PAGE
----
The mental health epidemic in pediatrics has resulted in a growing clinical burden on the health care system, including pediatric emergency departments (PED). Our objective was to describe the changing characteristics of visits to an urban PED, in particular length of stay, for emergency psychiatric evaluations (EPEs) over a 10-year period.
A retrospective study of children with an EPE in the PED at a large urban quaternary care children's hospital was performed during two discrete periods a decade apart: July 1, 2003–June 30, 2004 (period 1) and July 1, 2013–June 30, 2014 (period 2). Visit information, including length of stay and demographic data, were compared between groups.
There was a significant increase in the percentage of PED visits for EPE from period 1 to period 2 (1.1% vs 2.2% P < 0.0001). Overall, the median (interquartile range [IQR]) length of stay for children requiring an EPE increased significantly for all visits (5.3 [3.2–15.4] hours vs 17.0 [6.0–26.0] hours, P < 0.0001), including for patients who were admitted (17.8 [7.4–24.6] hours vs 27.0 [21.0–36.0] hours, P < 0.0001) and for those who were discharged (4.5 [2.8–7.7] hours vs 8 [5–20] hours, P < 0.0001).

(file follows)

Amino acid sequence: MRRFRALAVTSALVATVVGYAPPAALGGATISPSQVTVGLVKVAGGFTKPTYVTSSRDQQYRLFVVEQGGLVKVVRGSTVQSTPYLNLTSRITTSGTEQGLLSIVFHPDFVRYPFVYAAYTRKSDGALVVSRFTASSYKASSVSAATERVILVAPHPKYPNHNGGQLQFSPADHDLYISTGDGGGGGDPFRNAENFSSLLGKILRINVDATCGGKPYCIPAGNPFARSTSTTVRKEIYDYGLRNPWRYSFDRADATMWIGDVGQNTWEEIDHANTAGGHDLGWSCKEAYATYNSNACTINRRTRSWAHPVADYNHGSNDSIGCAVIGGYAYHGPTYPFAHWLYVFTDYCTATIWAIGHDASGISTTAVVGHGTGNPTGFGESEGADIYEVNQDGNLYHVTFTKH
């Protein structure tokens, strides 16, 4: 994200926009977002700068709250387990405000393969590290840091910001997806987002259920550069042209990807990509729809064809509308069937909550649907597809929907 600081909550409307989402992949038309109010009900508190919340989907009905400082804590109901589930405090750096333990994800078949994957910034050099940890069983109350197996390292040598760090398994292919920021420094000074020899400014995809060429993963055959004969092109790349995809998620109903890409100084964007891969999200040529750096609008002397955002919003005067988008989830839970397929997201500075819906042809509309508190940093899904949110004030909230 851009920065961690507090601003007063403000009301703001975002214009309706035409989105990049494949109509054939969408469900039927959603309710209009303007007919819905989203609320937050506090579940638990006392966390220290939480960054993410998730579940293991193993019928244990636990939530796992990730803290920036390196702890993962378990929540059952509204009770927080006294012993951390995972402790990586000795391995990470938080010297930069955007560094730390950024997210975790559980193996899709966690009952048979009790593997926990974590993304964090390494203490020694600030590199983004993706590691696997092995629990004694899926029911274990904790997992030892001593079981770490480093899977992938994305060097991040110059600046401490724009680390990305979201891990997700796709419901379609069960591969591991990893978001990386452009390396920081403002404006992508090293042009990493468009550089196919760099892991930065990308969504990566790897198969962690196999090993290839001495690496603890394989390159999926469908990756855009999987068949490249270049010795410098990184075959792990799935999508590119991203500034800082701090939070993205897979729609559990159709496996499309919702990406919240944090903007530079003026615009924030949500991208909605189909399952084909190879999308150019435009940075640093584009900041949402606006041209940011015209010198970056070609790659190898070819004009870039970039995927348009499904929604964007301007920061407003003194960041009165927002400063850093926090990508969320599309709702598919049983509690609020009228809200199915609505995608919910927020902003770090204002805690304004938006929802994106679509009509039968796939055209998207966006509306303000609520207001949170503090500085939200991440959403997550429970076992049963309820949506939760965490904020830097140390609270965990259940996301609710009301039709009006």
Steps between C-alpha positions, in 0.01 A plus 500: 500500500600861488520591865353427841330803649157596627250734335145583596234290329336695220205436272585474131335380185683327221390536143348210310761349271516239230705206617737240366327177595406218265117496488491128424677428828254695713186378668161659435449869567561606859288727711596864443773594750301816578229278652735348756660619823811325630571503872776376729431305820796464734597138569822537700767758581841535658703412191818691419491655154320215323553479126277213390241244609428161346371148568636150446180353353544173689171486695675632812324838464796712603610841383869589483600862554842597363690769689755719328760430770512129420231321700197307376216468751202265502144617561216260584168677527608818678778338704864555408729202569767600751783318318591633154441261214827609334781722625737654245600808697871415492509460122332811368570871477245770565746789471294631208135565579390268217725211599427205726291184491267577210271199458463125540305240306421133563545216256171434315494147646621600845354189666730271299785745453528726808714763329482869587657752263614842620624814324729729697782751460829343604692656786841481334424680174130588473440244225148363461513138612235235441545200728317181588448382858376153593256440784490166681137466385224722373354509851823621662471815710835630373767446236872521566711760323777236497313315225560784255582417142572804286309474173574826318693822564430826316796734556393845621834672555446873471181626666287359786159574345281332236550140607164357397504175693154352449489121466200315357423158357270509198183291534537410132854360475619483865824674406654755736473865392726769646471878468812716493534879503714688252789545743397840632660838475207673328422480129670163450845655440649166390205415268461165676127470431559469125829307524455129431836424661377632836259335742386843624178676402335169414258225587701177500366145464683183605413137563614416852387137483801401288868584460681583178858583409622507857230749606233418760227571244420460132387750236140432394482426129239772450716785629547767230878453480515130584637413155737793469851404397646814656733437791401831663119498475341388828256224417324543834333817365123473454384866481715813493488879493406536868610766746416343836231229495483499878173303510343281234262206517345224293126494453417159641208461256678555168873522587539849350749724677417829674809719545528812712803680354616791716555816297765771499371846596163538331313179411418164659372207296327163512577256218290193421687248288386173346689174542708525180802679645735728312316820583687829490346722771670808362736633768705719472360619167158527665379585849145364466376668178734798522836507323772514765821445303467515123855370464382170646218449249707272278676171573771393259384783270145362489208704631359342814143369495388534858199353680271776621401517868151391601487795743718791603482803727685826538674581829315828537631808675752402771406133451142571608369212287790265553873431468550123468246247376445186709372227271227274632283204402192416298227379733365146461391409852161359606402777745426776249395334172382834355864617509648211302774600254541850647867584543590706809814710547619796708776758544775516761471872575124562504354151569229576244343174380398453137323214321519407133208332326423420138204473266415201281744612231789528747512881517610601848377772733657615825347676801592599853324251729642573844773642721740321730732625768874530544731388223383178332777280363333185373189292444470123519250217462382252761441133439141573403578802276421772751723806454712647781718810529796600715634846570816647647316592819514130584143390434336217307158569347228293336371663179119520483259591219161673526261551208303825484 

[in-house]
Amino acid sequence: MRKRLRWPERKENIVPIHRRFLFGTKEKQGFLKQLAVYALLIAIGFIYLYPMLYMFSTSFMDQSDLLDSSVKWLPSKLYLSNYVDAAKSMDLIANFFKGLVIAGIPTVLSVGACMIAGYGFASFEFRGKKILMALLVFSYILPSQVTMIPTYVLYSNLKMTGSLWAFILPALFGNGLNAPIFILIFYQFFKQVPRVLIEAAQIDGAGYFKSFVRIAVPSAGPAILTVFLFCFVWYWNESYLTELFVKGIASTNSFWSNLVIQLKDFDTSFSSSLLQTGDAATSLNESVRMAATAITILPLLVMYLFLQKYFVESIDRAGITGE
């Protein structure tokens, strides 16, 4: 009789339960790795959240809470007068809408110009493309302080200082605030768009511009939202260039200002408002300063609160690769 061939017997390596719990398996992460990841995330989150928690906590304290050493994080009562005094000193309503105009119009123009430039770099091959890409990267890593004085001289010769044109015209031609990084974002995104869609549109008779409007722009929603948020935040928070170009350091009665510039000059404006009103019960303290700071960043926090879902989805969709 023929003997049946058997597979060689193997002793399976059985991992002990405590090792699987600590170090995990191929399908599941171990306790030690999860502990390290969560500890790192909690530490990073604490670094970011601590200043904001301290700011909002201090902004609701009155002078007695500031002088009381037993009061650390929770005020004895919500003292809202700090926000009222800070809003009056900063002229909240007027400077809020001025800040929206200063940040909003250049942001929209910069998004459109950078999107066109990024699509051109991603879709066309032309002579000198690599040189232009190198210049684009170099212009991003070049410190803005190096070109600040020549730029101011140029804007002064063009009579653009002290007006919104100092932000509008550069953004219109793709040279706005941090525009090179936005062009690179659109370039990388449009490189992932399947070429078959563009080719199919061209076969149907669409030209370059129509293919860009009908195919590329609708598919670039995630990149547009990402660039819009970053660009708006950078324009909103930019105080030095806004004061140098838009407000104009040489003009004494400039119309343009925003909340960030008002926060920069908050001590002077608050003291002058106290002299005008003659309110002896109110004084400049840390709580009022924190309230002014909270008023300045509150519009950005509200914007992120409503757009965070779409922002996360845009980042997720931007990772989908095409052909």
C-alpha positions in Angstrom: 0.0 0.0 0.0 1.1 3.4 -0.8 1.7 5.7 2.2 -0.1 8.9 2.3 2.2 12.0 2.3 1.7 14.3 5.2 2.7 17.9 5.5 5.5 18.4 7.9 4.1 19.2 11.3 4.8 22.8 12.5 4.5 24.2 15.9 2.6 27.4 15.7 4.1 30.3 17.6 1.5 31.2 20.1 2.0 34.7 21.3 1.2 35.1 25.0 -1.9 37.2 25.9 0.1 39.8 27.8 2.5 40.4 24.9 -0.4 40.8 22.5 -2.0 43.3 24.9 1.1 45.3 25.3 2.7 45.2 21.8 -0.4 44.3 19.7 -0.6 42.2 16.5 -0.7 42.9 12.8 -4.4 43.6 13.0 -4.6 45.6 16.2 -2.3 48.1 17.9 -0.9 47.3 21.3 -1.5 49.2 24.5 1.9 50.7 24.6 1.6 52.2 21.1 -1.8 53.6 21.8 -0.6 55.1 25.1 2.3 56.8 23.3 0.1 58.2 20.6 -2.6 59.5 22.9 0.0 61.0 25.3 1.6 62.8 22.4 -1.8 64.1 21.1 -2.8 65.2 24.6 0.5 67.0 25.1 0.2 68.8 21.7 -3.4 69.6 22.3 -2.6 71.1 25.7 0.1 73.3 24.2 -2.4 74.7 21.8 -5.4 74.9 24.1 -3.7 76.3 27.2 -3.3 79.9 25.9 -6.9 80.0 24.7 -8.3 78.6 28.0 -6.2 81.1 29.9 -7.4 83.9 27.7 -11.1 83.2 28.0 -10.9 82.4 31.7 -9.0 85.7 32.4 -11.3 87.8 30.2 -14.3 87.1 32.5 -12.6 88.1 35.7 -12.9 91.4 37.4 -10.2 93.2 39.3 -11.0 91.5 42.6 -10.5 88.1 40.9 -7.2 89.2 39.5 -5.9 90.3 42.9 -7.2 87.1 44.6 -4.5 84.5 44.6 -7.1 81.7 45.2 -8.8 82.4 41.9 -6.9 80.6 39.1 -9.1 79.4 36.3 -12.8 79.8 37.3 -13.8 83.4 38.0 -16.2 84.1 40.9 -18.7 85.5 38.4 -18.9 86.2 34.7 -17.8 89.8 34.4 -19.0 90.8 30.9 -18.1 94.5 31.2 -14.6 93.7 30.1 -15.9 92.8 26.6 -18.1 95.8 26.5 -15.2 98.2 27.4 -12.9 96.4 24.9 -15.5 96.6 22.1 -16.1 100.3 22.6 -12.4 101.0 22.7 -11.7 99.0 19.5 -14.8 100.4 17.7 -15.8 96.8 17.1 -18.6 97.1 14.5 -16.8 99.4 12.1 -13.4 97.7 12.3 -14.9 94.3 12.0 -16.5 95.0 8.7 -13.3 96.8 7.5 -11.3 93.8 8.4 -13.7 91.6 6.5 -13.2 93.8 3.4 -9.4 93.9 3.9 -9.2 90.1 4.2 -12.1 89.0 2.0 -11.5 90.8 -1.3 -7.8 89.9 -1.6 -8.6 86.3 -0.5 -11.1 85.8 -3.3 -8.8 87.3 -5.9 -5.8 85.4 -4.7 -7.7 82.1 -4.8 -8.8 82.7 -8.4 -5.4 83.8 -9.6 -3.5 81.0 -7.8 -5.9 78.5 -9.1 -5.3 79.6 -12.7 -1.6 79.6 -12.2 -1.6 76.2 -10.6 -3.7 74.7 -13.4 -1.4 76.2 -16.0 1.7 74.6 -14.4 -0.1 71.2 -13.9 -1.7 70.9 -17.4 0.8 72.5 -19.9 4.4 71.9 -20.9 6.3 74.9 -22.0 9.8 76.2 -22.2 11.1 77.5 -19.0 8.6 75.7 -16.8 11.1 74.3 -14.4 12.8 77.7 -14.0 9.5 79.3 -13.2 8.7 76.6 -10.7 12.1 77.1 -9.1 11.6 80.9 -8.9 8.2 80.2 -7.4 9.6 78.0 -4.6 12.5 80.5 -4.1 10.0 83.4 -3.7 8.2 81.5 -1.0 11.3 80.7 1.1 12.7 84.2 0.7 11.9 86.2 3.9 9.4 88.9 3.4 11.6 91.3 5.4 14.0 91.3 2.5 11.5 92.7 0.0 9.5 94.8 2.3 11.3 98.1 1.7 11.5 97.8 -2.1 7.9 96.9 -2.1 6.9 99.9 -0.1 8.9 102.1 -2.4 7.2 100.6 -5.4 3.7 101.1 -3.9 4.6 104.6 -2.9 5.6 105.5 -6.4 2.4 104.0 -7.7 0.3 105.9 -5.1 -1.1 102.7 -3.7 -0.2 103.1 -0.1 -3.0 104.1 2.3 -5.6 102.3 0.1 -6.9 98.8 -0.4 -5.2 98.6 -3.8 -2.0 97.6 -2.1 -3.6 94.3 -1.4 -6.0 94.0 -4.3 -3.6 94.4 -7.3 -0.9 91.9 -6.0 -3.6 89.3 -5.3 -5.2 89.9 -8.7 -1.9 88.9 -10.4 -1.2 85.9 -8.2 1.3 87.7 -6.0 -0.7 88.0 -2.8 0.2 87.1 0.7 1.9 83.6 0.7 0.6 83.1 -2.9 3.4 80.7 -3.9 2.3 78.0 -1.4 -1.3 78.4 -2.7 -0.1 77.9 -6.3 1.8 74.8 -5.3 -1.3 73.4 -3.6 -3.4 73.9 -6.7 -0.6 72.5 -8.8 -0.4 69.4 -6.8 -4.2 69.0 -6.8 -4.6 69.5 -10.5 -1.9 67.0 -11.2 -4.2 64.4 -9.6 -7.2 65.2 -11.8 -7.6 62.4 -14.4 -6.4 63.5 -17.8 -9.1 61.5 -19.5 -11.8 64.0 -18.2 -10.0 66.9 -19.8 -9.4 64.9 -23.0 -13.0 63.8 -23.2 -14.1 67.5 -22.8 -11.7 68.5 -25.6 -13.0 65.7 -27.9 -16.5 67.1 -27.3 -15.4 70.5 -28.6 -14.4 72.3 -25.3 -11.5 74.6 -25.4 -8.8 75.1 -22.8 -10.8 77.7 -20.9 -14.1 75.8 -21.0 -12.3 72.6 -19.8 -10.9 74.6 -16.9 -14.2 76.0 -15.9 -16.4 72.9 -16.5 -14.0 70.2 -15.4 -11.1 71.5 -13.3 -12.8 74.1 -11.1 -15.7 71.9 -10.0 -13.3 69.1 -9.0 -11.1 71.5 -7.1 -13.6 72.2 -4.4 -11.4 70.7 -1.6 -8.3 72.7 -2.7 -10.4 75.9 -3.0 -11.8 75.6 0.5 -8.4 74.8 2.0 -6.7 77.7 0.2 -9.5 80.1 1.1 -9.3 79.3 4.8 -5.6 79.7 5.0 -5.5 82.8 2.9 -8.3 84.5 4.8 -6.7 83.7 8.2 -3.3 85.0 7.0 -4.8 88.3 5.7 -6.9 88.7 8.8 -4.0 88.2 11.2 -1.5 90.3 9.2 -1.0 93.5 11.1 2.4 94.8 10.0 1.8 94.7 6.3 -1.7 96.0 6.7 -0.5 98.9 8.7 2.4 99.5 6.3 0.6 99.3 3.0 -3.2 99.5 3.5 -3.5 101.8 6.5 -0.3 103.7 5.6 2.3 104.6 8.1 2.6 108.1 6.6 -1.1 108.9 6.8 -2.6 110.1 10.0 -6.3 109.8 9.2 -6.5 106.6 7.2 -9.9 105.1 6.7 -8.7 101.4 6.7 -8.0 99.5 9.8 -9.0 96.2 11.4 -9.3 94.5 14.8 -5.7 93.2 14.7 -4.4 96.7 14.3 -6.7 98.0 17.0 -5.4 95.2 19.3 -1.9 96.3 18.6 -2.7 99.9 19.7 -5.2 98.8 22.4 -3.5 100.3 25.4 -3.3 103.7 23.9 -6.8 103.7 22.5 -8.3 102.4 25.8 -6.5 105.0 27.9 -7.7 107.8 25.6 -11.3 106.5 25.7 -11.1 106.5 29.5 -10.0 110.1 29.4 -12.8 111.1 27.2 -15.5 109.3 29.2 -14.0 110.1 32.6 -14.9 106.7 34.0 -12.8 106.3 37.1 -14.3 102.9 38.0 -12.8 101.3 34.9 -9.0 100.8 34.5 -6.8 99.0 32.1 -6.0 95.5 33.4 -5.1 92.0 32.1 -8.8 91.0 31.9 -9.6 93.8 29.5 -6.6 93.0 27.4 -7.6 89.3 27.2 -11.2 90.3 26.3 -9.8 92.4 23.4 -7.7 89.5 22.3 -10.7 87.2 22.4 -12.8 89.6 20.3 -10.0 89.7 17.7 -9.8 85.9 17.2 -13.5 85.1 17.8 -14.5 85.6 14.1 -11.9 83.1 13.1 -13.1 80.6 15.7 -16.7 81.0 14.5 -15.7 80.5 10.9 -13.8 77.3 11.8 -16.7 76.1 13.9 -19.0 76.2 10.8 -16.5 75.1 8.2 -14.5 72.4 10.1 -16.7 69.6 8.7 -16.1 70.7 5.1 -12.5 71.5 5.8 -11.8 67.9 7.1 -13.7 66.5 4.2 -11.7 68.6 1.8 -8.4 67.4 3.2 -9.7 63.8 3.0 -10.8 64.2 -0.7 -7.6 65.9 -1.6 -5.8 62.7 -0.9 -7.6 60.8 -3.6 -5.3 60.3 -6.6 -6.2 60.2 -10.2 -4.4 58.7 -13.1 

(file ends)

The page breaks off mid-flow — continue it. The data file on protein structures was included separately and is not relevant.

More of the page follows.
Over a decade, the percentage of children with an EPE has doubled, with a significant increase in the amount of time spent in the PED. This highlights a continued surge in the utilization of PED resources for EPE.